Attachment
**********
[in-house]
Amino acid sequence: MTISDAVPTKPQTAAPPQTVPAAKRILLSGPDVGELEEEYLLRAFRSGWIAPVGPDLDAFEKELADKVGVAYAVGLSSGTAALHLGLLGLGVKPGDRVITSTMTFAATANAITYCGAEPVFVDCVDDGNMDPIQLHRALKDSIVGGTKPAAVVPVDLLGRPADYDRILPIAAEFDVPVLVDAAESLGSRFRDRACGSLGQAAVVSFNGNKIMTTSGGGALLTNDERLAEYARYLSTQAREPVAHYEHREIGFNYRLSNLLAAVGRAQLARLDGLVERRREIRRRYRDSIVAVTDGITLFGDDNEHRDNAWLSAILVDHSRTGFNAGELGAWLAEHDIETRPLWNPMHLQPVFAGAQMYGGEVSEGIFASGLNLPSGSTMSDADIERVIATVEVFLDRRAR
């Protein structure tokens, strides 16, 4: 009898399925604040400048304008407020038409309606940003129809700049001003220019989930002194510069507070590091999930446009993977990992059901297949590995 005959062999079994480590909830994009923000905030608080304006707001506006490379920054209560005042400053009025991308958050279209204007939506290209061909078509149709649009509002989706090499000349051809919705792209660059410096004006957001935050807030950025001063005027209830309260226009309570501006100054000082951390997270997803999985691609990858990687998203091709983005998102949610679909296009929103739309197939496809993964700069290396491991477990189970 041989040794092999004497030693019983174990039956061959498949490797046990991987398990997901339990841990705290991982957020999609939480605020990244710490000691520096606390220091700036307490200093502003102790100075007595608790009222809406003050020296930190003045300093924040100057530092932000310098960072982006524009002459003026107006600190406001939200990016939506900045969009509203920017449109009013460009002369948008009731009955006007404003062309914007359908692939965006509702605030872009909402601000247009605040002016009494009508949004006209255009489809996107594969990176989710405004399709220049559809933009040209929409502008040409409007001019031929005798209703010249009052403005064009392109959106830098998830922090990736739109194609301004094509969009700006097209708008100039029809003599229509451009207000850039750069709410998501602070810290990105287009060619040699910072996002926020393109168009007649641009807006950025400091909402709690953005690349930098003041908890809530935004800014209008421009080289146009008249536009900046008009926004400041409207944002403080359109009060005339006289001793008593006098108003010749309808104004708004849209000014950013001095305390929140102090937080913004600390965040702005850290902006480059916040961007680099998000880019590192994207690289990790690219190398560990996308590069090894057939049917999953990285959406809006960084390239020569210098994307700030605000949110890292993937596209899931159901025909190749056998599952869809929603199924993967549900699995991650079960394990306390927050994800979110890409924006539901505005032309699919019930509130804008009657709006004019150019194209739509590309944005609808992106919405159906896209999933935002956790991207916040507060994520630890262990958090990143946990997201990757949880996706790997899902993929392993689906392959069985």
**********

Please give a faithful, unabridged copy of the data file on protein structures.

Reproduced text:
[in-house]
Amino acid sequence: MTISDAVPTKPQTAAPPQTVPAAKRILLSGPDVGELEEEYLLRAFRSGWIAPVGPDLDAFEKELADKVGVAYAVGLSSGTAALHLGLLGLGVKPGDRVITSTMTFAATANAITYCGAEPVFVDCVDDGNMDPIQLHRALKDSIVGGTKPAAVVPVDLLGRPADYDRILPIAAEFDVPVLVDAAESLGSRFRDRACGSLGQAAVVSFNGNKIMTTSGGGALLTNDERLAEYARYLSTQAREPVAHYEHREIGFNYRLSNLLAAVGRAQLARLDGLVERRREIRRRYRDSIVAVTDGITLFGDDNEHRDNAWLSAILVDHSRTGFNAGELGAWLAEHDIETRPLWNPMHLQPVFAGAQMYGGEVSEGIFASGLNLPSGSTMSDADIERVIATVEVFLDRRAR
């Protein structure tokens, strides 16, 4: 009898399925604040400048304008407020038409309606940003129809700049001003220019989930002194510069507070590091999930446009993977990992059901297949590995 005959062999079994480590909830994009923000905030608080304006707001506006490379920054209560005042400053009025991308958050279209204007939506290209061909078509149709649009509002989706090499000349051809919705792209660059410096004006957001935050807030950025001063005027209830309260226009309570501006100054000082951390997270997803999985691609990858990687998203091709983005998102949610679909296009929103739309197939496809993964700069290396491991477990189970 041989040794092999004497030693019983174990039956061959498949490797046990991987398990997901339990841990705290991982957020999609939480605020990244710490000691520096606390220091700036307490200093502003102790100075007595608790009222809406003050020296930190003045300093924040100057530092932000310098960072982006524009002459003026107006600190406001939200990016939506900045969009509203920017449109009013460009002369948008009731009955006007404003062309914007359908692939965006509702605030872009909402601000247009605040002016009494009508949004006209255009489809996107594969990176989710405004399709220049559809933009040209929409502008040409409007001019031929005798209703010249009052403005064009392109959106830098998830922090990736739109194609301004094509969009700006097209708008100039029809003599229509451009207000850039750069709410998501602070810290990105287009060619040699910072996002926020393109168009007649641009807006950025400091909402709690953005690349930098003041908890809530935004800014209008421009080289146009008249536009900046008009926004400041409207944002403080359109009060005339006289001793008593006098108003010749309808104004708004849209000014950013001095305390929140102090937080913004600390965040702005850290902006480059916040961007680099998000880019590192994207690289990790690219190398560990996308590069090894057939049917999953990285959406809006960084390239020569210098994307700030605000949110890292993937596209899931159901025909190749056998599952869809929603199924993967549900699995991650079960394990306390927050994800979110890409924006539901505005032309699919019930509130804008009657709006004019150019194209739509590309944005609808992106919405159906896209999933935002956790991207916040507060994520630890262990958090990143946990997201990757949880996706790997899902993929392993689906392959069985």